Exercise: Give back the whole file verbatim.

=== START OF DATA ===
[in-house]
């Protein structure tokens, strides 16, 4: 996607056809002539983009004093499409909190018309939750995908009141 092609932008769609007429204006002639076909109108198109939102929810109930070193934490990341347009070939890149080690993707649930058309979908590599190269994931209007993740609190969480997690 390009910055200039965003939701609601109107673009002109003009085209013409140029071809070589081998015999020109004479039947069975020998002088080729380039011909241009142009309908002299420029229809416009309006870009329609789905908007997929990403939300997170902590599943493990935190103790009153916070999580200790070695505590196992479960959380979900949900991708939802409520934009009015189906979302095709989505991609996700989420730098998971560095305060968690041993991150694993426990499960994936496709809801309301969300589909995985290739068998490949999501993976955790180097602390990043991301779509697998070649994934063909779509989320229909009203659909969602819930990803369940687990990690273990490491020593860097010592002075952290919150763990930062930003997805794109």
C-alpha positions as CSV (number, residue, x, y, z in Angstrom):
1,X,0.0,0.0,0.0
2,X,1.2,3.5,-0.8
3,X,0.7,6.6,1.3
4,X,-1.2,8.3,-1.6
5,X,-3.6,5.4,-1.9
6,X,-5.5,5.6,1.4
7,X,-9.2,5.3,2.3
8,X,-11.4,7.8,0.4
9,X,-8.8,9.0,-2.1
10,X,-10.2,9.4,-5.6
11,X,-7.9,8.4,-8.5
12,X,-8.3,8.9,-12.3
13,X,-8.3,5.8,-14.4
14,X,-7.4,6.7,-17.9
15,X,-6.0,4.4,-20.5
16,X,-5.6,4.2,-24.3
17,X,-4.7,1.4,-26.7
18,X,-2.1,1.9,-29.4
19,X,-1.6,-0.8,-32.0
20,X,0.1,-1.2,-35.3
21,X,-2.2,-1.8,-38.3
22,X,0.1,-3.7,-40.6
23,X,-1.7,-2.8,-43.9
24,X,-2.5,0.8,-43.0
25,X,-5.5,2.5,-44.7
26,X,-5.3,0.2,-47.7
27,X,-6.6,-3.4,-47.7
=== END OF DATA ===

[in-house]
């Protein structure tokens, strides 16, 4: 996607056809002539983009004093499409909190018309939750995908009141 092609932008769609007429204006002639076909109108198109939102929810109930070193934490990341347009070939890149080690993707649930058309979908590599190269994931209007993740609190969480997690 390009910055200039965003939701609601109107673009002109003009085209013409140029071809070589081998015999020109004479039947069975020998002088080729380039011909241009142009309908002299420029229809416009309006870009329609789905908007997929990403939300997170902590599943493990935190103790009153916070999580200790070695505590196992479960959380979900949900991708939802409520934009009015189906979302095709989505991609996700989420730098998971560095305060968690041993991150694993426990499960994936496709809801309301969300589909995985290739068998490949999501993976955790180097602390990043991301779509697998070649994934063909779509989320229909009203659909969602819930990803369940687990990690273990490491020593860097010592002075952290919150763990930062930003997805794109």
C-alpha positions as CSV (number, residue, x, y, z in Angstrom):
1,X,0.0,0.0,0.0
2,X,1.2,3.5,-0.8
3,X,0.7,6.6,1.3
4,X,-1.2,8.3,-1.6
5,X,-3.6,5.4,-1.9
6,X,-5.5,5.6,1.4
7,X,-9.2,5.3,2.3
8,X,-11.4,7.8,0.4
9,X,-8.8,9.0,-2.1
10,X,-10.2,9.4,-5.6
11,X,-7.9,8.4,-8.5
12,X,-8.3,8.9,-12.3
13,X,-8.3,5.8,-14.4
14,X,-7.4,6.7,-17.9
15,X,-6.0,4.4,-20.5
16,X,-5.6,4.2,-24.3
17,X,-4.7,1.4,-26.7
18,X,-2.1,1.9,-29.4
19,X,-1.6,-0.8,-32.0
20,X,0.1,-1.2,-35.3
21,X,-2.2,-1.8,-38.3
22,X,0.1,-3.7,-40.6
23,X,-1.7,-2.8,-43.9
24,X,-2.5,0.8,-43.0
25,X,-5.5,2.5,-44.7
26,X,-5.3,0.2,-47.7
27,X,-6.6,-3.4,-47.7